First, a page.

at Royal Scot Hotel & Suites (Arbutus Room)
  • 2nd Session: April 21, 2016 (7 pm to 9 pm), Vancouver
    at VCC Broadway Campus (Room # BWYB 1228)

The event facilities will accommodate 80 students in each session. Detailed information will be posted on CTCMA website.


Inquiry and Discipline Report

The following summaries represent Inquiry investigations and actions since last reported in the ‘Summer 2015’ issue of the Balance newsletter. Tariff costs may be applied to CTCMA registrants pursuant to Inquiry and Discipline activities. The tariffs are established under section 19(1)(v.1) of the Health Professions Act (HPA) and the College bylaws. Cases requiring public notification are posted on the website www.ctcma.bc.ca with the publication number noted below.

Inquiry Committee

Undertakings and Consents Under Section 37(1) of the HPA:

Unauthorized Title Investigations

Investigations were conducted following reports of unauthorized use of title. Two registrants were found to be using unauthorized titles.  The cases were resolved by way of consent orders and the imposition of fines and tariff costs.

Unauthorized Practice Investigations

An investigation was conducted following a report of an individual practicing acupuncture/TCM without CTCMA registration.  The case was resolved by way of a consent order and the imposition of fines and tariff costs.

Professional Liability Insurance Investigations

Investigations were conducted following reports of registrants failing to obtain professional liability insurance as required by s.90 of the College bylaws and signing declarations in their CTCMA registration renewal documents confirming that they were insured against liability for negligence.   Five registrants were found to be uninsured during various practice periods and signing false declarations in renewal documentation.   The cases were resolved by way of consent orders and the imposition of fines and tariff costs.

Allegations of sexual misconduct

Description of action taken:

On May 8, 2015, the CTCMA Inquiry Committee initiated an investigation under s. 33(4) of the Health Professions Act (the "Act") based on a notice from the Ministry of Justice (Criminal Justice Branch) that the Registrant had been charged with sexual assault under the Criminal Code.  Due to the seriousness of the allegation and surrounding the circumstances, the Inquiry Committee placed conditions and limitations on the Registrant's practice pursuant to s. 35 of the Act pending resolution of the matter under the Act or further order by a competent committee.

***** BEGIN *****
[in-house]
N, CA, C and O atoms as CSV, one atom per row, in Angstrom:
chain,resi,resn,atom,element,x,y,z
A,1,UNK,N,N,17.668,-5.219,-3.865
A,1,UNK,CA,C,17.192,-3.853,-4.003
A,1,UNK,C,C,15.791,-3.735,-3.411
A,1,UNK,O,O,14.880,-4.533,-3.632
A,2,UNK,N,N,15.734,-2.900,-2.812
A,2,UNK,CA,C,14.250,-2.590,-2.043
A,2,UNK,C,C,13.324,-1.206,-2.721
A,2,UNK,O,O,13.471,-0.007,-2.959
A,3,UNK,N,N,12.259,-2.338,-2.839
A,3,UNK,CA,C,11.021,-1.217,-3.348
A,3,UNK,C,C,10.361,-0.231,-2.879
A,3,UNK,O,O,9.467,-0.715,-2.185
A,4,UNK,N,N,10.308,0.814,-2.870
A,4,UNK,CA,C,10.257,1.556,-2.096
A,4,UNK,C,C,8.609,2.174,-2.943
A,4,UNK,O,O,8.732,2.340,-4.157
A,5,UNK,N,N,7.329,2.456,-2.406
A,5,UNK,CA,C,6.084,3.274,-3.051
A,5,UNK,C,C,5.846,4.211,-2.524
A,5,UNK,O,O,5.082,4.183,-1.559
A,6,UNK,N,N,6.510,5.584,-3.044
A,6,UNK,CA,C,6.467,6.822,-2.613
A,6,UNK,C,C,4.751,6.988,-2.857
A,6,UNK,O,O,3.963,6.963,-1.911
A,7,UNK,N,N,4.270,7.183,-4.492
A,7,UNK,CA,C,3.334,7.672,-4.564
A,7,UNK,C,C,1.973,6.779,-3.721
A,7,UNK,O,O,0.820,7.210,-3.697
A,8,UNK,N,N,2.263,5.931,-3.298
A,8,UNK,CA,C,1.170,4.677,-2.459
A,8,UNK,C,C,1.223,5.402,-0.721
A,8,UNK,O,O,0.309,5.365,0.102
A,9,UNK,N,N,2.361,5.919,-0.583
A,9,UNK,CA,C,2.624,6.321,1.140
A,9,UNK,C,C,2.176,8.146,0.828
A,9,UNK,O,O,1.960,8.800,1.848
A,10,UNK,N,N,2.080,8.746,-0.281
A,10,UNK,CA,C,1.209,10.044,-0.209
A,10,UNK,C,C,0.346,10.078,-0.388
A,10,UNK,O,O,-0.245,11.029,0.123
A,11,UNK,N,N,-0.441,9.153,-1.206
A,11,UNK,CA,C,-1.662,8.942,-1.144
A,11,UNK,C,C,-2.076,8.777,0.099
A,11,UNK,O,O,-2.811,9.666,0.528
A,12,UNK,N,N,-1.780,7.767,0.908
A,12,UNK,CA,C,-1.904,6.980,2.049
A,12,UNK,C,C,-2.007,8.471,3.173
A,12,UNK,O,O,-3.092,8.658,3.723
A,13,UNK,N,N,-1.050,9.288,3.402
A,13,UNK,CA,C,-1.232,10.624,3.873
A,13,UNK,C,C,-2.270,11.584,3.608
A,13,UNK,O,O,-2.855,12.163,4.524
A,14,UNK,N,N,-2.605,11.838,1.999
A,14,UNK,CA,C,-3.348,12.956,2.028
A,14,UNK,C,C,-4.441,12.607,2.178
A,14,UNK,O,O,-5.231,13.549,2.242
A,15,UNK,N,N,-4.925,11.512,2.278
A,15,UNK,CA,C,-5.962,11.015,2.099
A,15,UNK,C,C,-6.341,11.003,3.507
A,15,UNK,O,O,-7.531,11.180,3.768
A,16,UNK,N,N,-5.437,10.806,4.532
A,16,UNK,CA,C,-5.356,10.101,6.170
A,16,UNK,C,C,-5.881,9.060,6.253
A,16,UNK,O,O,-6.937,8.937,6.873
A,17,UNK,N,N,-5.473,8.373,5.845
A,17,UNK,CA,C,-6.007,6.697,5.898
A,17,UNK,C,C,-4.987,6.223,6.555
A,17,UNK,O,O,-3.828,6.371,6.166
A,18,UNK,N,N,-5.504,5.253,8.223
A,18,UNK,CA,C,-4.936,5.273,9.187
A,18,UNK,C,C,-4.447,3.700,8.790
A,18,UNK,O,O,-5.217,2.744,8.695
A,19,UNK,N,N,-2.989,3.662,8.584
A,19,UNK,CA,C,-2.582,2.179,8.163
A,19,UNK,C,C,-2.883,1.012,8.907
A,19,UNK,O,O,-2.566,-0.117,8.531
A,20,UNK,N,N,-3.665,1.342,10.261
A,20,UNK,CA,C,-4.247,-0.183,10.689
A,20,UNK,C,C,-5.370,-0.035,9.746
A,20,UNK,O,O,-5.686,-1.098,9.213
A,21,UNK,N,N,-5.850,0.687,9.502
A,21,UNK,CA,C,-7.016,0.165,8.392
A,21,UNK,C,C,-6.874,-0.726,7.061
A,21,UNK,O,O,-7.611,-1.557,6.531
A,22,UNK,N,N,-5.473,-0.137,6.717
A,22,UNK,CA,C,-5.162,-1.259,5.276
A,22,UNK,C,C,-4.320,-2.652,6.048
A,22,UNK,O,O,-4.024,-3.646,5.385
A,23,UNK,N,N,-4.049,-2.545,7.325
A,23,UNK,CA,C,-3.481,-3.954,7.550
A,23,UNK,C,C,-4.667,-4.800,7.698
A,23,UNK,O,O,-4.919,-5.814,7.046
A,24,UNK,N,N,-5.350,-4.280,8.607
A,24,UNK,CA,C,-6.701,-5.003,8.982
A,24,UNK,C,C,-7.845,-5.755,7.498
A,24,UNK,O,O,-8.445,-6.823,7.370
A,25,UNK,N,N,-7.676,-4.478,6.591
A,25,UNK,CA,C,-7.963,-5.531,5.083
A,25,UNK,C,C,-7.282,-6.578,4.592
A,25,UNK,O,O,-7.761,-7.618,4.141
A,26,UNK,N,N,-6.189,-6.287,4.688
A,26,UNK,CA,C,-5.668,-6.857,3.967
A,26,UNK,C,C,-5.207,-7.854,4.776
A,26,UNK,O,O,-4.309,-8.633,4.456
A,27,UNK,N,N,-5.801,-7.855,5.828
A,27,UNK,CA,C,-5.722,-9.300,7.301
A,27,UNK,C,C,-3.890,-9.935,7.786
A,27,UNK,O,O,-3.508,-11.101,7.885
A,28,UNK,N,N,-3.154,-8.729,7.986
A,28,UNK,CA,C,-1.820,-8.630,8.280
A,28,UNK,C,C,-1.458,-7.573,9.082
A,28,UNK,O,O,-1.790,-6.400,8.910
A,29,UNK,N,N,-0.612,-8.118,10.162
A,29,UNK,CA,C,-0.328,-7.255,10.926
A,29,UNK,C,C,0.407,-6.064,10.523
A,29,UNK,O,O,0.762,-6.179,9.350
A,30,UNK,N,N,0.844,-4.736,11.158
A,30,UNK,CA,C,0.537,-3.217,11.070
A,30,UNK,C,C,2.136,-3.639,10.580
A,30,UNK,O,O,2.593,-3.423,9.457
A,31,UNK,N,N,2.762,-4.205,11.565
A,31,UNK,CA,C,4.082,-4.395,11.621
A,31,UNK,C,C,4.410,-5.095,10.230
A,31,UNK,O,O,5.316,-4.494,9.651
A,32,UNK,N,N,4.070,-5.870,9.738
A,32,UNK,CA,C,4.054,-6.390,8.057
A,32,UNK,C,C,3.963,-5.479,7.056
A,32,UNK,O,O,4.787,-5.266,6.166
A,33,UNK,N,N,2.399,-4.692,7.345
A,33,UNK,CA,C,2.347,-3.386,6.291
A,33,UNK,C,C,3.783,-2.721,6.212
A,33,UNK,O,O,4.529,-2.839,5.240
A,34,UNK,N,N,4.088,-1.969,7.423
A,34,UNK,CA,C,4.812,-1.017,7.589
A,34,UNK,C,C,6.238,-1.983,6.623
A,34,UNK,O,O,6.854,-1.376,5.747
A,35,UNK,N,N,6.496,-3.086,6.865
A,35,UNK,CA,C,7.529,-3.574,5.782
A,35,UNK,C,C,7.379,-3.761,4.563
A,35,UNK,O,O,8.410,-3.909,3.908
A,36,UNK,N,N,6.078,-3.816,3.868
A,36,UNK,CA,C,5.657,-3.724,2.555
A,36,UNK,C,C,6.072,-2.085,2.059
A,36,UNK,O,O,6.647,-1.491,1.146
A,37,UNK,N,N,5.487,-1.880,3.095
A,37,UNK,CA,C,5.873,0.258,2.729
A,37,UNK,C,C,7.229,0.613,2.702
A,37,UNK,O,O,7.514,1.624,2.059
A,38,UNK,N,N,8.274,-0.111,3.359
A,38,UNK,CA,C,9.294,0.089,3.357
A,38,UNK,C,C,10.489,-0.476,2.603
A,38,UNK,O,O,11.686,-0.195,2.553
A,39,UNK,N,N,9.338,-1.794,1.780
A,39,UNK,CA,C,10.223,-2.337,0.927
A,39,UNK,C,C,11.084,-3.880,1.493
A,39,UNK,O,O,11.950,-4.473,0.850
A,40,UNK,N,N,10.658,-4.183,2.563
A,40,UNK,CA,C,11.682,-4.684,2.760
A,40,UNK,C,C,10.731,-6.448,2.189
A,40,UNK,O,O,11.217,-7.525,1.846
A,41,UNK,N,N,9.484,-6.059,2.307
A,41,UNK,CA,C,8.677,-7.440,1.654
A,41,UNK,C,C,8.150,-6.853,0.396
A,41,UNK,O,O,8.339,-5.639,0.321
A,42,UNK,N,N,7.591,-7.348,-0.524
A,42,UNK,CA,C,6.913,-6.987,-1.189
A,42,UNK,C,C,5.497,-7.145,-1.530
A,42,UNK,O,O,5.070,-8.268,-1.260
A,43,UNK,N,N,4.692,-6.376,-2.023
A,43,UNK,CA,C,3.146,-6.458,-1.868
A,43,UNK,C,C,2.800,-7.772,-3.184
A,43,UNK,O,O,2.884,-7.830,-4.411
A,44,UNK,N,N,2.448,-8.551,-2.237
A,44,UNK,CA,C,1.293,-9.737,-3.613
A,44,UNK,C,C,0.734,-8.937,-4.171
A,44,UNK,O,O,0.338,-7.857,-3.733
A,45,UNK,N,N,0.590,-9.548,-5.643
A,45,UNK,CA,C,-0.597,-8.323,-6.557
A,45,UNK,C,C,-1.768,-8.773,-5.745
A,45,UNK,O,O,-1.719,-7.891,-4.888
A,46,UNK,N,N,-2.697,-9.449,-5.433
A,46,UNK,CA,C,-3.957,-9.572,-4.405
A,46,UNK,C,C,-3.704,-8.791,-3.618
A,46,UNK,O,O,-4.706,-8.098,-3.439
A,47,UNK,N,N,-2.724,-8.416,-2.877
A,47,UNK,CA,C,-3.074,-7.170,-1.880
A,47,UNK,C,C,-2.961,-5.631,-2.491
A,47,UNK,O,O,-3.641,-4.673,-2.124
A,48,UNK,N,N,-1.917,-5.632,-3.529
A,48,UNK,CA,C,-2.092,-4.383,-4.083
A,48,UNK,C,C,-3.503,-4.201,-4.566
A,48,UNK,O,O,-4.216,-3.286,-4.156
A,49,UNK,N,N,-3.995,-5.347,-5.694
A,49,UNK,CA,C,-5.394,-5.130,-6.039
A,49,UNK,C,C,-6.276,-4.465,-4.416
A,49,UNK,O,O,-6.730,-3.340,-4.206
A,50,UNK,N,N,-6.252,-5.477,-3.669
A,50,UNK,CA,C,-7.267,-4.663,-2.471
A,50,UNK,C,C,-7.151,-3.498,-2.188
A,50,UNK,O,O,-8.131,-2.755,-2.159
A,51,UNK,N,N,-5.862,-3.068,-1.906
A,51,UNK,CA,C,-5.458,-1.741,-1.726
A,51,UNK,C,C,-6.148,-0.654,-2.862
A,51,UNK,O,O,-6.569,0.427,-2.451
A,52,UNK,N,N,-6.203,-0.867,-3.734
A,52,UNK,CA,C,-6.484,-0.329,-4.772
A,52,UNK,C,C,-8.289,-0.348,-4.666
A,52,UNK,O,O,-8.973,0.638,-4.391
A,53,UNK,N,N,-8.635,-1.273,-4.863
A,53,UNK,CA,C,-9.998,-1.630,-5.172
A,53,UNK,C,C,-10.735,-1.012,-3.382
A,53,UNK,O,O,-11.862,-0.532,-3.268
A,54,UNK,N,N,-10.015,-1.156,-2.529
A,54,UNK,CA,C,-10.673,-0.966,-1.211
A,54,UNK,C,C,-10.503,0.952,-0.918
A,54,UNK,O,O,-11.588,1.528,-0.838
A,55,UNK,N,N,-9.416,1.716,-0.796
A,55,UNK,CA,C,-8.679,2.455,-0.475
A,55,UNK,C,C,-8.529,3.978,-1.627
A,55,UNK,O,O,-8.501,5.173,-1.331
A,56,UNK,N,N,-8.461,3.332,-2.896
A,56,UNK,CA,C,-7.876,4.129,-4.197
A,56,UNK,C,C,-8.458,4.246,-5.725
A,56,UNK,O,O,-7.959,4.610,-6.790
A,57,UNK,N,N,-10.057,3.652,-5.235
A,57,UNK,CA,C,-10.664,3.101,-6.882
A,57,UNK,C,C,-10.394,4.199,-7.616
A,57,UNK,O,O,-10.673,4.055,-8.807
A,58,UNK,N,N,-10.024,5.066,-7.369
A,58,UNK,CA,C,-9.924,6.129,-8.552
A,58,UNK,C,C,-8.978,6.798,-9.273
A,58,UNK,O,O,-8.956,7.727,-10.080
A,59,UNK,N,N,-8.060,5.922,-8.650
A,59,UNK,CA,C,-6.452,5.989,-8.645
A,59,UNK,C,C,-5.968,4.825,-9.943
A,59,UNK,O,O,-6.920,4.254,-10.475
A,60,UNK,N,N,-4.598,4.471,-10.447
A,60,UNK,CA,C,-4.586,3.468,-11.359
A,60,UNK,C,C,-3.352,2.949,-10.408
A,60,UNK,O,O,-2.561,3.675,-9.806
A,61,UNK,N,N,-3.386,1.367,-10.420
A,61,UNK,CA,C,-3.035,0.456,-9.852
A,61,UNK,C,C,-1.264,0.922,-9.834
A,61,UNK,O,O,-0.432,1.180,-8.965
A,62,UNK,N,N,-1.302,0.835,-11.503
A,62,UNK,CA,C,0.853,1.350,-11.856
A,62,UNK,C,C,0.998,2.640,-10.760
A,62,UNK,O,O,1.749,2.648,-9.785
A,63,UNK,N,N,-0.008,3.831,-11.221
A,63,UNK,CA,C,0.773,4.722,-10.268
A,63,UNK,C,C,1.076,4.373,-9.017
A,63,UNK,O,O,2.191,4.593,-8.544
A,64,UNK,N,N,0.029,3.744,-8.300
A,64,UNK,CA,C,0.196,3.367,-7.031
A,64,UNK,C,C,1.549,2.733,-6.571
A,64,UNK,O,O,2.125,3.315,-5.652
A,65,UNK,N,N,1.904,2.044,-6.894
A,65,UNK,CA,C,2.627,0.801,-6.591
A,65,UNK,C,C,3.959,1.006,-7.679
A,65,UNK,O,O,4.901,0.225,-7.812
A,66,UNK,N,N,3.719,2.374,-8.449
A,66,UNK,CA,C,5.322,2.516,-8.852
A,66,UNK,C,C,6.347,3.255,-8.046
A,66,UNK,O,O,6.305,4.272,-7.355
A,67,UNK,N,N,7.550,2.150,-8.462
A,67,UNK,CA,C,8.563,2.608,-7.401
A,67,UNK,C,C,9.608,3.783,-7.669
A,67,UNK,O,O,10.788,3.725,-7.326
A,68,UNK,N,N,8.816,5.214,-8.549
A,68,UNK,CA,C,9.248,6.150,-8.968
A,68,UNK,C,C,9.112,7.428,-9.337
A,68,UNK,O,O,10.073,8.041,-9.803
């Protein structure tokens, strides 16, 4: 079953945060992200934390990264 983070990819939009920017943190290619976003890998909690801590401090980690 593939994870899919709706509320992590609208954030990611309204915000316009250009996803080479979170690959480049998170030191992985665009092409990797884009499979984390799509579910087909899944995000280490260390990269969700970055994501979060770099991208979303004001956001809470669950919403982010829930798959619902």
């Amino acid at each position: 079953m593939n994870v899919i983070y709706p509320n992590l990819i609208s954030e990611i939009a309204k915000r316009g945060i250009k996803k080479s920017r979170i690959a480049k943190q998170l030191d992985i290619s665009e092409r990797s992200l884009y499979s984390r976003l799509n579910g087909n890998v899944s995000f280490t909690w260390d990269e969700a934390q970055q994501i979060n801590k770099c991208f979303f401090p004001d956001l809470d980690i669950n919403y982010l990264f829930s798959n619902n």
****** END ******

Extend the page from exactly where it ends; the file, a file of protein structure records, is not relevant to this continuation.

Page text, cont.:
The Inquiry Committee ordered that the Registrant only treat females in the presence of an approved chaperone, and that he post appropriate notices in the clinic, unless he undertook to treat only male patients and post appropriate notices in the clinic, or unless he undertook not to practice. The Registrant undertook not to practice pending disposition of the matter, and the Inquiry Committee accepted his undertaking to not provide Traditional Chinese Medicine services, which he agrees involves the promotion, maintenance and restoration of health, and prevention, assessment and treatment of a disease, condition, disorder or imbalance, based on traditional Chinese medicine theory or principles, or using primary traditional Chinese medicine therapies, including Asian body work, acupuncture, Tui Na, massage, energy control therapy, rehabilitation exercises, and prescribing, compounding or dispensing Chinese herbal formulae and Chinese food cure recipes.

Reasons for action taken:

The allegation of sexual assault in the course of treatment raises serious safety concerns, as proper traditional Chinese medicine techniques do not encompass sexual touching of any nature. The alleged unprofessional conduct is serious because of its sexual nature, and is at the high end of the sexual misconduct spectrum. The Panel was satisfied the alleged conduct and circumstances established a prima facie case of a risk to the public, and was sufficiently serious to warrant extraordinary action to protect the public.

The Panel determined that terms requiring that the Registrant only provide services to female patients under the supervision of an approved chaperone, with a requirement for posted notices of the need for such a chaperone, would balance the need to protect female patients with the Registrant’s interest in earning a livelihood until a disposition of the matter.  The Panel also determined that if the Registrant undertook to only treat male patients, a requirement for posted notices that he may only treat male patients would balance the need to protect female patients with the Registrant’s interest in earning a livelihood until a disposition of the matter. The Registrant requested, for personal reasons, that he also be given the option of undertaking to not practice at all, pending a disposition of the matter.  The Panel recognized that such an undertaking would also protect female patients pending a disposition of the matter.

Professional Misconduct